Churches everywhere have adapted their services due to the pandemic and in Kelowna, it’s no different.
Despite a local church vocally refusing to cancel in-person services and receiving two $2,300 fines, a recent poll showed over 80 per cent of British Columbians agree with temporarily forbidding in-person services.
Two Kelowna churches in support of the restrictions showcased their position in an open letter to provincial health officer Dr. Bonnie Henry and Health Minister Adrian Dix.
Pastor Patricia Giannelia of Christ Lutheran Church says the idea came after a member of the clergy noticed a "nasty" comment on both Dr. Henry and Dix.
She says from the beginning of the pandemic there has been an open line of communication with the government and all denominations of religion, which is why it was important to speak up.
“That was the main thing about the letter to support, yes there’s a lot in the press about the churches that are defying things, we wanted to show, yes but the vast majority of churches are supporting."
“It’s important to say to our public health officials that they are doing a good job, that we appreciate what they’re doing and that we’re following what they’re doing,” said Brian Krushel, pastor at Faith Lutheran Church.
“Some of the news out there is such that there are those who aren’t. So I thought it was important to let our officials know and let our community know that there are others that doing what they can to keep the community safe.”
He says this isn’t about what they want, it is about caring for the community as a whole.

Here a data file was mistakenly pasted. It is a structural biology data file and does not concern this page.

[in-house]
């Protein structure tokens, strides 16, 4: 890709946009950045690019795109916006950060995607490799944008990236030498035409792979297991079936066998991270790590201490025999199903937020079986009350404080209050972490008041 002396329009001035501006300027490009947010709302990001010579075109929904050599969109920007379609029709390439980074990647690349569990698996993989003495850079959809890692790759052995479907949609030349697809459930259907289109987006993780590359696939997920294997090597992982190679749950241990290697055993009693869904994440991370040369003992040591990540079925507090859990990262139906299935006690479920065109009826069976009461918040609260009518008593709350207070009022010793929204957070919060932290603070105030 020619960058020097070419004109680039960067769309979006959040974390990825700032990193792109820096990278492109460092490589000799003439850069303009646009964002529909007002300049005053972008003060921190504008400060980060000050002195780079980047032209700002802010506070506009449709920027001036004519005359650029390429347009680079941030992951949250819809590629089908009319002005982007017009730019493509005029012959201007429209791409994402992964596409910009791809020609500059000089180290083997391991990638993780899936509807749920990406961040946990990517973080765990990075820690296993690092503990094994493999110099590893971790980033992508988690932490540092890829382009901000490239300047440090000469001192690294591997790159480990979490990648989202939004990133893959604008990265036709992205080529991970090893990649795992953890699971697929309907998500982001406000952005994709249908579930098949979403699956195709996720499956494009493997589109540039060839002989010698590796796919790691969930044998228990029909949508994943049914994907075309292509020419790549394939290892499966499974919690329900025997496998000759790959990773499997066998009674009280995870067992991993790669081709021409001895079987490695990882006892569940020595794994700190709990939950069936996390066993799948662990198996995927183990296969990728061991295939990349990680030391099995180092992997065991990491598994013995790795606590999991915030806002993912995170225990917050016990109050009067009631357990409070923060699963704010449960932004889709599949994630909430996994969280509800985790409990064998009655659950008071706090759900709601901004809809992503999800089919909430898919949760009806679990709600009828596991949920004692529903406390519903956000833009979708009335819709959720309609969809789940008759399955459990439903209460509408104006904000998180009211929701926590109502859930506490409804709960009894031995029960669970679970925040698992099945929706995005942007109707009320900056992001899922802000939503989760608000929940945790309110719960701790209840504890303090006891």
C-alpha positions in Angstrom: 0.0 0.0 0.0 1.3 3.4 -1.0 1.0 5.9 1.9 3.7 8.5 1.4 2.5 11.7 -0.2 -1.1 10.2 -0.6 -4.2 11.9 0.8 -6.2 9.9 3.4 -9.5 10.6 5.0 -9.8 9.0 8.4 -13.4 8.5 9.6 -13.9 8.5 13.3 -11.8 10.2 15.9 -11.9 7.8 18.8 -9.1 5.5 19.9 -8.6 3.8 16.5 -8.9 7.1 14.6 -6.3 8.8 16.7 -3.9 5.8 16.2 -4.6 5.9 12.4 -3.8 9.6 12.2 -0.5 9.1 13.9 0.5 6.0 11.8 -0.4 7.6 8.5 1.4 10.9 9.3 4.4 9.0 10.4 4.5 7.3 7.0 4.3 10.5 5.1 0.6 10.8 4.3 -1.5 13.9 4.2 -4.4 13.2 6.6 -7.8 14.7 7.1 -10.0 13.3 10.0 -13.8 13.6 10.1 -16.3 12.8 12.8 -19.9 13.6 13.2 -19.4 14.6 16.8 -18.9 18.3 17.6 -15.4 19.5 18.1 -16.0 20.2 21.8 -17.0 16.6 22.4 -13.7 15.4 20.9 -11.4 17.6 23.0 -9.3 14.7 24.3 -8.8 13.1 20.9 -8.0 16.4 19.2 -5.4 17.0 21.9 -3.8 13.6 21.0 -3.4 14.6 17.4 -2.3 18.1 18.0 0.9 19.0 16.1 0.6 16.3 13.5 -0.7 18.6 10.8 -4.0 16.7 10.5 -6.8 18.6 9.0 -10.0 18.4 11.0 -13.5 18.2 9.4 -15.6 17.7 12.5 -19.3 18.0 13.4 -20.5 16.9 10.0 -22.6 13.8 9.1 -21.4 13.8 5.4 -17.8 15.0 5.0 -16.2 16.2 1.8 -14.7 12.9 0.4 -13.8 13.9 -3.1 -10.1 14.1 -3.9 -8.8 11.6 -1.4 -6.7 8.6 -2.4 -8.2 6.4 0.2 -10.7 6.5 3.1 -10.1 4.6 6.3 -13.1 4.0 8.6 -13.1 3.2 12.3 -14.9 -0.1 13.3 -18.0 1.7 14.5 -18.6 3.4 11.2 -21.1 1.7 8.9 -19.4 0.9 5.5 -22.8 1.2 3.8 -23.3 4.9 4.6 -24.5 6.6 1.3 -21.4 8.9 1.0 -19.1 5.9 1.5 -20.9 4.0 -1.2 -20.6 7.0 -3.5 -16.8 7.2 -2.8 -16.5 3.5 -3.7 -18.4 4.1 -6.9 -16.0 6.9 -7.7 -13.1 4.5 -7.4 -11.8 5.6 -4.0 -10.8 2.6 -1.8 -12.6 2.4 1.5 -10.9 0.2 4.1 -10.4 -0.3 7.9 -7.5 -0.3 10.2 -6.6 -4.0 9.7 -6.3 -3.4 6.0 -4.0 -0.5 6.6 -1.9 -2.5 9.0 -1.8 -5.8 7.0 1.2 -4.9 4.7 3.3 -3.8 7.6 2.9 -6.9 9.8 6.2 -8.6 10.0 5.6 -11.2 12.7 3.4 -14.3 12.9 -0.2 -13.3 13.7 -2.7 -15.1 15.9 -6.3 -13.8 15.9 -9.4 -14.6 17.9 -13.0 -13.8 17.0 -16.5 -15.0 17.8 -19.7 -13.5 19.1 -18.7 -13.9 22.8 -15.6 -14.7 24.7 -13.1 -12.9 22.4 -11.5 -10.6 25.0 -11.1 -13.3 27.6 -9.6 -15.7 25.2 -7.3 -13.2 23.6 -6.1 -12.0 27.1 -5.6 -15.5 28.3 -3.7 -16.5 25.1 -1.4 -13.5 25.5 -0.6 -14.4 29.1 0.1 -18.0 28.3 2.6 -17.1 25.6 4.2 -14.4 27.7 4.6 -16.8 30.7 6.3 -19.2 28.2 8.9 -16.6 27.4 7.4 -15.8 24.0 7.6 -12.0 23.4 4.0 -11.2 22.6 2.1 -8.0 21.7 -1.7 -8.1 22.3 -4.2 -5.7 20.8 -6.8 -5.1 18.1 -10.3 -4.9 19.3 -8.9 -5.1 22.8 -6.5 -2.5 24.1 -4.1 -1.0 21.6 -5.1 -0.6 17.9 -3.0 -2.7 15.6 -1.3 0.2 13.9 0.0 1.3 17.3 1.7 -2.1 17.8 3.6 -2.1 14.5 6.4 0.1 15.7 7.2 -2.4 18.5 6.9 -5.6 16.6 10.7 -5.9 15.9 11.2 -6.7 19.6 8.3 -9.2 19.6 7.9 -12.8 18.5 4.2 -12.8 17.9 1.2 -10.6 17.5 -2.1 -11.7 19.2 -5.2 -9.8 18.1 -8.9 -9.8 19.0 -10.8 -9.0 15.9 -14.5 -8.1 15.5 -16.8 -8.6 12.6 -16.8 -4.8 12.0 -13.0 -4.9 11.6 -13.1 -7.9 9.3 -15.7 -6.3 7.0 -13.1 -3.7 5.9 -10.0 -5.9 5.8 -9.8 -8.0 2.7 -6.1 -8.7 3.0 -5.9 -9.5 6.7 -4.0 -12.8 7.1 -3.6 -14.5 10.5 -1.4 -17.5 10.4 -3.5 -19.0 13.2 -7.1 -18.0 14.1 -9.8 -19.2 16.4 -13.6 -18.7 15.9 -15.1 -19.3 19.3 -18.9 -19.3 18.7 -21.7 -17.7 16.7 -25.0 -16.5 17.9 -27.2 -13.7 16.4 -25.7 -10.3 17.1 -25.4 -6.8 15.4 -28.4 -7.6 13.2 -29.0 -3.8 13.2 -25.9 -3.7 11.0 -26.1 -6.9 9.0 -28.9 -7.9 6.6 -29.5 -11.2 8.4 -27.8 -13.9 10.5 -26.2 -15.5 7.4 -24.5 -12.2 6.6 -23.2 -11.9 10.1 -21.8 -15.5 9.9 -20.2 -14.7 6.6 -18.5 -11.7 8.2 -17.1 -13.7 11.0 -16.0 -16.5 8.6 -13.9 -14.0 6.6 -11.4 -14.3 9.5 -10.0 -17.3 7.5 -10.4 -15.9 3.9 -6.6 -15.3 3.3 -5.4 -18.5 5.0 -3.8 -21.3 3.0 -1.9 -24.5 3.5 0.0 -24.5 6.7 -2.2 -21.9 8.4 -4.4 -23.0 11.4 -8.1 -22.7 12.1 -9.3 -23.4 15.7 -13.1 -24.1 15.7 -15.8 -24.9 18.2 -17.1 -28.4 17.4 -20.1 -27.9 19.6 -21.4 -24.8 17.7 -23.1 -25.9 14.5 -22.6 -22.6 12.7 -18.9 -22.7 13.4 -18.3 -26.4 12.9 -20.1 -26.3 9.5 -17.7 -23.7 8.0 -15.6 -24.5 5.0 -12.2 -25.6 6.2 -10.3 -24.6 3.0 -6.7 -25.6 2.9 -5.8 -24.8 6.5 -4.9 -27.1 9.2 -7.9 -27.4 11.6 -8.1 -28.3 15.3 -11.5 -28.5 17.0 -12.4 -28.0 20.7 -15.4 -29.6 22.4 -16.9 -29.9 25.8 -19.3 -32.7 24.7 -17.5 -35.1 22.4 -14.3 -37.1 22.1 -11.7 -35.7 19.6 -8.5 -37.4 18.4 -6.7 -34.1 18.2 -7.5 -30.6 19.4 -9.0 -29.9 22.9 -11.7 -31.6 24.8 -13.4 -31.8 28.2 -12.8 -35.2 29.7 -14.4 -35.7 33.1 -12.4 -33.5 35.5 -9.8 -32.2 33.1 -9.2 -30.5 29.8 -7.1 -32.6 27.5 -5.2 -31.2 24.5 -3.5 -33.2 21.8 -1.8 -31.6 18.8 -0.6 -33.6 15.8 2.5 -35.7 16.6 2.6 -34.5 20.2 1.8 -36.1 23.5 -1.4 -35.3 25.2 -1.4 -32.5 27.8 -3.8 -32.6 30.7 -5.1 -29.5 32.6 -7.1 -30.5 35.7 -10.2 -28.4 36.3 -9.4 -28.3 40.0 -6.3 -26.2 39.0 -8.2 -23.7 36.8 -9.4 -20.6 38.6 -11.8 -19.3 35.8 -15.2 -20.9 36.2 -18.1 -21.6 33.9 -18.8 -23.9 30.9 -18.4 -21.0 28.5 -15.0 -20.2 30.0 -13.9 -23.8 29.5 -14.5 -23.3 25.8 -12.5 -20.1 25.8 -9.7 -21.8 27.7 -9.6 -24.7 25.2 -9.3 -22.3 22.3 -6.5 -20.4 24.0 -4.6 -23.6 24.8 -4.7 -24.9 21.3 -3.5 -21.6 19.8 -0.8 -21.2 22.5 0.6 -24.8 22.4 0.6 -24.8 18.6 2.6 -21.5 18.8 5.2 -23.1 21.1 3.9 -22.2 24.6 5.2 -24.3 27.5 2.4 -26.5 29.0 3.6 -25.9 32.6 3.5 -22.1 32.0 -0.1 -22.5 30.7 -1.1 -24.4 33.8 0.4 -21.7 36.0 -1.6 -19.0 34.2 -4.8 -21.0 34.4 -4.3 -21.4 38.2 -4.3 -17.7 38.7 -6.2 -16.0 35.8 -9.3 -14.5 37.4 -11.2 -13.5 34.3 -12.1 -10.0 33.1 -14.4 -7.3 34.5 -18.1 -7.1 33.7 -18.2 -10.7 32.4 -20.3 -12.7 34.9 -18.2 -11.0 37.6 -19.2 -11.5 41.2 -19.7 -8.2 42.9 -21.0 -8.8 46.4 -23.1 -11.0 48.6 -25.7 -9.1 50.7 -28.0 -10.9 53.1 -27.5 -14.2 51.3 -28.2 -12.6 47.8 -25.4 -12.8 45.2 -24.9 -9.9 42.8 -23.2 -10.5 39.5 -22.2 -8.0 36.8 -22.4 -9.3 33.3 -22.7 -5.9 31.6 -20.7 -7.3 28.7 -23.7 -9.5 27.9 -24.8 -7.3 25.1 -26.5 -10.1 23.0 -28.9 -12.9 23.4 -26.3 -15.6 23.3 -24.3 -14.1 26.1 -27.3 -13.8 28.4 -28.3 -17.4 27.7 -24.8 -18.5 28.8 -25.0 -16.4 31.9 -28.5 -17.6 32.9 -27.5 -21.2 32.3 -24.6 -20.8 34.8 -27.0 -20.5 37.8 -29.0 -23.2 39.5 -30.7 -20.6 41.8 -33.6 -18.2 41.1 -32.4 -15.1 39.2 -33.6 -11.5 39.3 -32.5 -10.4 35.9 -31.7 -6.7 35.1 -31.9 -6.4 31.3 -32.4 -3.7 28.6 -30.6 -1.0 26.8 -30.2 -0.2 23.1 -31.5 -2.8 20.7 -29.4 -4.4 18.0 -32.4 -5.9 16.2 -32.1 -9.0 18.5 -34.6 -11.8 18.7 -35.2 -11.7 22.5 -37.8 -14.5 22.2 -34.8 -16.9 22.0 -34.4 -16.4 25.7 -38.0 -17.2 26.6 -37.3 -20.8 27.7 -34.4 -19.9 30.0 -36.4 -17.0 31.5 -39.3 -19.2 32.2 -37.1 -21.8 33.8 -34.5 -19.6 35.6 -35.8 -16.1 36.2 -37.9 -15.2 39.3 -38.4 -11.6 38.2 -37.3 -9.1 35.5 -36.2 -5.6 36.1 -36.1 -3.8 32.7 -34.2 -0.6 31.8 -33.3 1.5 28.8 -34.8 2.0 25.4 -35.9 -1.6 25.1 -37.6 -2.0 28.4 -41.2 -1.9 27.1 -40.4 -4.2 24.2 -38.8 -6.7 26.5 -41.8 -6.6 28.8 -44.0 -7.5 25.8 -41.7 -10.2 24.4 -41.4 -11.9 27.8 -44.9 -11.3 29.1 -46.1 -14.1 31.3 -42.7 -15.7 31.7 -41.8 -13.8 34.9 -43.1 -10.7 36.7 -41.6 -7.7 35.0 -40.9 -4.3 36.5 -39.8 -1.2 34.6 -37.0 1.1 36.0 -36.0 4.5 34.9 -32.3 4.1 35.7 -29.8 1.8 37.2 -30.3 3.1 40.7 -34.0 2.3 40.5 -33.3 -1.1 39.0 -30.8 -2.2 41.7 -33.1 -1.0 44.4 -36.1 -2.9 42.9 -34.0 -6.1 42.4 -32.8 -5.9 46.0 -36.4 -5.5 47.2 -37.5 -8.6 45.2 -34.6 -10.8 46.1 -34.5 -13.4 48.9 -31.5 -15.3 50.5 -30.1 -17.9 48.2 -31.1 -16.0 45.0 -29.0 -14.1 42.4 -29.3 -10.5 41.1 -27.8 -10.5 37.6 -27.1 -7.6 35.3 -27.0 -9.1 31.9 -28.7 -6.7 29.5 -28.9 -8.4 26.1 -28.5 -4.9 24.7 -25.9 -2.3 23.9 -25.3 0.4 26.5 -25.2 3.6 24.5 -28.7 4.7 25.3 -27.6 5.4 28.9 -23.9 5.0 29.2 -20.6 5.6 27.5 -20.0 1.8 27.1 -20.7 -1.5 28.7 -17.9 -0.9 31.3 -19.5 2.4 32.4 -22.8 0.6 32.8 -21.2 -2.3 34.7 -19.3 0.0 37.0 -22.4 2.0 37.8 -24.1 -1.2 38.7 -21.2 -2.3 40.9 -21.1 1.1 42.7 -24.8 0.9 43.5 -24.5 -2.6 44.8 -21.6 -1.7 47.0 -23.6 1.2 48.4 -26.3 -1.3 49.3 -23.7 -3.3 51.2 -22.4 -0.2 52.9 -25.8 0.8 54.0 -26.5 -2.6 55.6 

“Of course we’d like to be meeting on a regular basis like we normally do, but it’s a pandemic, and we can’t do that anymore so we have to adapt.”
At Faith Lutheran Church, they’ve moved their service to YouTube and have two tablets that Krushel uploads videos to so those who don’t have internet can still access the service.
He hand delivers the tablets and picks them up, rotating them between around eight people a week, which he says allowed him to connect with those in the community along the way.
At Christ Lutheran Church they’ve also gone online, but they also do phone check-ins. Giannelia creates a paper document with the upcoming weeks' services, prayers and literature that she sends in the mail or hand delivers. Small meetings of fewer that five, masked and typically outdoors, also allow keep some face-to-face interaction possible.
“We have over 80 homes probably that don’t have internet access so they will use this home resource,” she said, adding the number has decreased as people are learning to log-on virtually.
Both churches say they have heard from their community that online access has helped those who are typically unable to visit the church regularly a chance to worship more frequently and asked them to keep it going even after the pandemic.
Kelowna saw an example of COVID-19 transmission in a church setting back in October, prior to the restrictions, when an outbreak at the Kelowna Calvary Chapel resulted in seven cases.